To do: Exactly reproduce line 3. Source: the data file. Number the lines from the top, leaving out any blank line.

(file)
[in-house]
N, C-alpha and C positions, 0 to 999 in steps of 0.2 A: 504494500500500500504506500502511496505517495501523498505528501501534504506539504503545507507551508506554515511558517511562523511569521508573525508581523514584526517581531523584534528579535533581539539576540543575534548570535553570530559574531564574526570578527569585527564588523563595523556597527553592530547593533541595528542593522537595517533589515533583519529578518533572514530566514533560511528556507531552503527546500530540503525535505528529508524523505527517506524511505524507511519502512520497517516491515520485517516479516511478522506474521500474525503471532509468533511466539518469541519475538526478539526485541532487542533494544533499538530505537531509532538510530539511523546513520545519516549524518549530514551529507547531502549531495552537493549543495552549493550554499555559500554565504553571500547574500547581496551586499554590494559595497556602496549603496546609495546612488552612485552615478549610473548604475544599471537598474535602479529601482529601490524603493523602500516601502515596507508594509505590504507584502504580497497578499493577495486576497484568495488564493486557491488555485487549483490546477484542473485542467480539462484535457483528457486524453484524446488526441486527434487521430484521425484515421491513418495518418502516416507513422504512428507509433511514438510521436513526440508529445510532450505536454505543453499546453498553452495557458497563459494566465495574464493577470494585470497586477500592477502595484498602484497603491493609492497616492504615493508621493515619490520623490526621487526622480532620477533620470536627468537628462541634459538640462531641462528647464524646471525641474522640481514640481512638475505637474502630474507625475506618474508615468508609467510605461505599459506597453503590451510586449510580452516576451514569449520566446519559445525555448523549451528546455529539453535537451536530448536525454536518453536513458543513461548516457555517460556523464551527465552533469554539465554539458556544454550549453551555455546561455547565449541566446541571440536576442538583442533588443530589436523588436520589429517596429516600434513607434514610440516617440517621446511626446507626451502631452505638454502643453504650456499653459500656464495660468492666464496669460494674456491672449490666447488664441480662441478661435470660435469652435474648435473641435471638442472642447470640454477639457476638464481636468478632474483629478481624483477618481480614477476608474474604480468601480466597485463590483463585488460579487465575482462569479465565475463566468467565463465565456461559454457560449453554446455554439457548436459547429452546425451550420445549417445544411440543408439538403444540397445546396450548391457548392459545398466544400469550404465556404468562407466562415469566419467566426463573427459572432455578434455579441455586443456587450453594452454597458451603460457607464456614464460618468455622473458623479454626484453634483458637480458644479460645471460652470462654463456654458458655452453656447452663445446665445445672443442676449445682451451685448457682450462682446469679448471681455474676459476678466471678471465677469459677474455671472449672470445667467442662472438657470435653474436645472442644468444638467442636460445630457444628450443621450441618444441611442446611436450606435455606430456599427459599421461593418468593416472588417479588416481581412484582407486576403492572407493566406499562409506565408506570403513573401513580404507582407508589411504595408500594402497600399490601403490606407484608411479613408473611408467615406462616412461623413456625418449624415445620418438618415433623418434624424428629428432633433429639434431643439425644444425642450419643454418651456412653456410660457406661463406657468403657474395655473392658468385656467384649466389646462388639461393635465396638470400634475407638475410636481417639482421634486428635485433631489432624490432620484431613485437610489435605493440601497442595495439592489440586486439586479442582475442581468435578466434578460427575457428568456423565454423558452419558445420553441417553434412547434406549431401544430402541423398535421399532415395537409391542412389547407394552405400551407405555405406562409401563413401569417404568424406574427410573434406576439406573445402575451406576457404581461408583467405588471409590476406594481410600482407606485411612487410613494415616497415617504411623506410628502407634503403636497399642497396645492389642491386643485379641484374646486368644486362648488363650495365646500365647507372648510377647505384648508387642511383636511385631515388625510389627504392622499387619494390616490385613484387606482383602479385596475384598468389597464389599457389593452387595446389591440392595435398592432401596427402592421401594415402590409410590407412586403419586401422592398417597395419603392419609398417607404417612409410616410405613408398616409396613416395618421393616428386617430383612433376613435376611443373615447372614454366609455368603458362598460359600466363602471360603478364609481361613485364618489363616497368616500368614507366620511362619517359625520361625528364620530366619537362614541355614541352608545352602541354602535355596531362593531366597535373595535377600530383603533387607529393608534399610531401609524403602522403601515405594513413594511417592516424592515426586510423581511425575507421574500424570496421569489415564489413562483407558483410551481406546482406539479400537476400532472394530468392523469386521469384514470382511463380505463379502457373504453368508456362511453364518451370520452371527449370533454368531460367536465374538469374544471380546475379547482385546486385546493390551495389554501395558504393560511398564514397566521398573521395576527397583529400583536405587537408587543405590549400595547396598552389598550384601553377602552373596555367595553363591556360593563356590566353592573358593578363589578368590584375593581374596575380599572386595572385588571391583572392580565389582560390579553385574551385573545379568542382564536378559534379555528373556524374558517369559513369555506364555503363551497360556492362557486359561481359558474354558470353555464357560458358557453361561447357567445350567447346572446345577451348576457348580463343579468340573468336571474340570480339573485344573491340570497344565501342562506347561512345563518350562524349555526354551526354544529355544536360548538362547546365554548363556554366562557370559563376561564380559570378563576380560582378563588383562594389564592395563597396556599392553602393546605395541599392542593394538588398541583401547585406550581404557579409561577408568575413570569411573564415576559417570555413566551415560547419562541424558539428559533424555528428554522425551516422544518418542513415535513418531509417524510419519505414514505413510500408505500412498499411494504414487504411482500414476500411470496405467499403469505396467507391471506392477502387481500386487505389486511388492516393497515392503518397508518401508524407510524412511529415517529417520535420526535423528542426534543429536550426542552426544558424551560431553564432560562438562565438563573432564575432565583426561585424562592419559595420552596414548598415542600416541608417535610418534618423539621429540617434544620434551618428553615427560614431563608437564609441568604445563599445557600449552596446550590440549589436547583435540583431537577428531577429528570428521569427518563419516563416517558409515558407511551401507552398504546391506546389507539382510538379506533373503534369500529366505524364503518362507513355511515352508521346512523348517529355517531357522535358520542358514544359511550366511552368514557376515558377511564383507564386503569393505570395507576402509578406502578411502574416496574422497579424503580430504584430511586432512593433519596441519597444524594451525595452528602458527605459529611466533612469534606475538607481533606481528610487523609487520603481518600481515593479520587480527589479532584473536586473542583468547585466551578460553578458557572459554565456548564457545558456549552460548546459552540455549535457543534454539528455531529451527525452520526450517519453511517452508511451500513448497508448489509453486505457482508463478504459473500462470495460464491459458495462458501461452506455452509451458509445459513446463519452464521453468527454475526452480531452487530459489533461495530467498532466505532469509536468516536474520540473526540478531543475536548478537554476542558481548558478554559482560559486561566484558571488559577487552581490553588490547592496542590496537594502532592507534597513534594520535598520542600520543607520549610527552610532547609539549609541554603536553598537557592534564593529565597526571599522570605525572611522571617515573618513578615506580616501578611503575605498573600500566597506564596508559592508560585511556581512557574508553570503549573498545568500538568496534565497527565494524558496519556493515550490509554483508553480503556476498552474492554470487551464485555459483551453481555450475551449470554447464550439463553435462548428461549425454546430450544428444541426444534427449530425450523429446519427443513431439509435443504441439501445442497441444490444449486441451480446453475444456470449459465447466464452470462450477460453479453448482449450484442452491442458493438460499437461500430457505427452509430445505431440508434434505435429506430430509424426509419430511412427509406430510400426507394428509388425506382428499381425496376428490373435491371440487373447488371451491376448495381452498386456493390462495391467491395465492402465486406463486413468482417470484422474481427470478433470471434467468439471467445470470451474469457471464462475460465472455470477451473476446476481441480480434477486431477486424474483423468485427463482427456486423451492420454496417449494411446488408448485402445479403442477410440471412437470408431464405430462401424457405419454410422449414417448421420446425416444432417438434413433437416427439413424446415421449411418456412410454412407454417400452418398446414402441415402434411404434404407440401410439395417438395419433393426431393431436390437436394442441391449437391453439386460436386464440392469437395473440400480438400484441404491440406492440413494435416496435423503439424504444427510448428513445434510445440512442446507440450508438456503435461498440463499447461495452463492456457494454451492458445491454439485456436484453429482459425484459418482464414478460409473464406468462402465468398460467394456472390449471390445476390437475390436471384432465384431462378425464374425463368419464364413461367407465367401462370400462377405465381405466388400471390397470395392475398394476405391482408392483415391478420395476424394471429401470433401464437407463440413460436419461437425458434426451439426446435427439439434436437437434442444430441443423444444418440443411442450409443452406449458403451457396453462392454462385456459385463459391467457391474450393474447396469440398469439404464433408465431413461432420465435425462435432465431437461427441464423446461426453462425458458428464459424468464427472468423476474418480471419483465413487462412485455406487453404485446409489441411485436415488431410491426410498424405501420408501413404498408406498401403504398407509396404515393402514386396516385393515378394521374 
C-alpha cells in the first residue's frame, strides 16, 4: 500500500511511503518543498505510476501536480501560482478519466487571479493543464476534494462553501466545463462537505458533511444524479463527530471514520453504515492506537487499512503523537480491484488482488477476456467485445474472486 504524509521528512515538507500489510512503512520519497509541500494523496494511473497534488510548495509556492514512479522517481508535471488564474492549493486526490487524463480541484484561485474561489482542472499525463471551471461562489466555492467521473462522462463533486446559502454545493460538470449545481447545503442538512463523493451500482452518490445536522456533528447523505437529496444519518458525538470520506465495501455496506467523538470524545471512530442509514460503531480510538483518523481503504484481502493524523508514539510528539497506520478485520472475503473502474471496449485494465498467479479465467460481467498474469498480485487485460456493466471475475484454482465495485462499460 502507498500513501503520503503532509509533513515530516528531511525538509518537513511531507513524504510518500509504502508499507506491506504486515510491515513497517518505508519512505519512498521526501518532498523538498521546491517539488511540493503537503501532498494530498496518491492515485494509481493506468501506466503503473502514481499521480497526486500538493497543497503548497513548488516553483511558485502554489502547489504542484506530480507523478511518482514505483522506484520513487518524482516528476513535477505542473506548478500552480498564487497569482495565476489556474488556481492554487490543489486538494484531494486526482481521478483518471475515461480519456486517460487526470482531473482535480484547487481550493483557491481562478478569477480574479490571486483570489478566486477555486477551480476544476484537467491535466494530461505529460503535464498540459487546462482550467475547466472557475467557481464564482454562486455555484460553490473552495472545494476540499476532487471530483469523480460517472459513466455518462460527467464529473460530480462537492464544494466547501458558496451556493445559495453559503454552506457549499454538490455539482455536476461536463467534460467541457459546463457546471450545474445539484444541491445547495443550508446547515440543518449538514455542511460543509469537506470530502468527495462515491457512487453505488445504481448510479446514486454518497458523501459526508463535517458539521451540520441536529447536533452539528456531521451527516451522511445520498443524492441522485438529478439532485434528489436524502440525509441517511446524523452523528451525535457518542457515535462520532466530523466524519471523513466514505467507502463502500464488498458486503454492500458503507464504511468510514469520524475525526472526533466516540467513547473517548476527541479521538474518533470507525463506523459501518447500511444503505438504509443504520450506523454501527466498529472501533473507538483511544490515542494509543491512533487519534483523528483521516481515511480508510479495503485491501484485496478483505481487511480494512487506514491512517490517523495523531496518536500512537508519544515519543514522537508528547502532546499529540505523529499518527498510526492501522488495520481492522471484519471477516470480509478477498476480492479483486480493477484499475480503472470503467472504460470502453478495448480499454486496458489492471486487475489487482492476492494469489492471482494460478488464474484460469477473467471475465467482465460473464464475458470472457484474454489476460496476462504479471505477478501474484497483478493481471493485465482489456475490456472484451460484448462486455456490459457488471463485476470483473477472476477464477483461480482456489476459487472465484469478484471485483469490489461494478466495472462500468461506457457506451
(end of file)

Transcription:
C-alpha cells in the first residue's frame, strides 16, 4: 500500500511511503518543498505510476501536480501560482478519466487571479493543464476534494462553501466545463462537505458533511444524479463527530471514520453504515492506537487499512503523537480491484488482488477476456467485445474472486 504524509521528512515538507500489510512503512520519497509541500494523496494511473497534488510548495509556492514512479522517481508535471488564474492549493486526490487524463480541484484561485474561489482542472499525463471551471461562489466555492467521473462522462463533486446559502454545493460538470449545481447545503442538512463523493451500482452518490445536522456533528447523505437529496444519518458525538470520506465495501455496506467523538470524545471512530442509514460503531480510538483518523481503504484481502493524523508514539510528539497506520478485520472475503473502474471496449485494465498467479479465467460481467498474469498480485487485460456493466471475475484454482465495485462499460 502507498500513501503520503503532509509533513515530516528531511525538509518537513511531507513524504510518500509504502508499507506491506504486515510491515513497517518505508519512505519512498521526501518532498523538498521546491517539488511540493503537503501532498494530498496518491492515485494509481493506468501506466503503473502514481499521480497526486500538493497543497503548497513548488516553483511558485502554489502547489504542484506530480507523478511518482514505483522506484520513487518524482516528476513535477505542473506548478500552480498564487497569482495565476489556474488556481492554487490543489486538494484531494486526482481521478483518471475515461480519456486517460487526470482531473482535480484547487481550493483557491481562478478569477480574479490571486483570489478566486477555486477551480476544476484537467491535466494530461505529460503535464498540459487546462482550467475547466472557475467557481464564482454562486455555484460553490473552495472545494476540499476532487471530483469523480460517472459513466455518462460527467464529473460530480462537492464544494466547501458558496451556493445559495453559503454552506457549499454538490455539482455536476461536463467534460467541457459546463457546471450545474445539484444541491445547495443550508446547515440543518449538514455542511460543509469537506470530502468527495462515491457512487453505488445504481448510479446514486454518497458523501459526508463535517458539521451540520441536529447536533452539528456531521451527516451522511445520498443524492441522485438529478439532485434528489436524502440525509441517511446524523452523528451525535457518542457515535462520532466530523466524519471523513466514505467507502463502500464488498458486503454492500458503507464504511468510514469520524475525526472526533466516540467513547473517548476527541479521538474518533470507525463506523459501518447500511444503505438504509443504520450506523454501527466498529472501533473507538483511544490515542494509543491512533487519534483523528483521516481515511480508510479495503485491501484485496478483505481487511480494512487506514491512517490517523495523531496518536500512537508519544515519543514522537508528547502532546499529540505523529499518527498510526492501522488495520481492522471484519471477516470480509478477498476480492479483486480493477484499475480503472470503467472504460470502453478495448480499454486496458489492471486487475489487482492476492494469489492471482494460478488464474484460469477473467471475465467482465460473464464475458470472457484474454489476460496476462504479471505477478501474484497483478493481471493485465482489456475490456472484451460484448462486455456490459457488471463485476470483473477472476477464477483461480482456489476459487472465484469478484471485483469490489461494478466495472462500468461506457457506451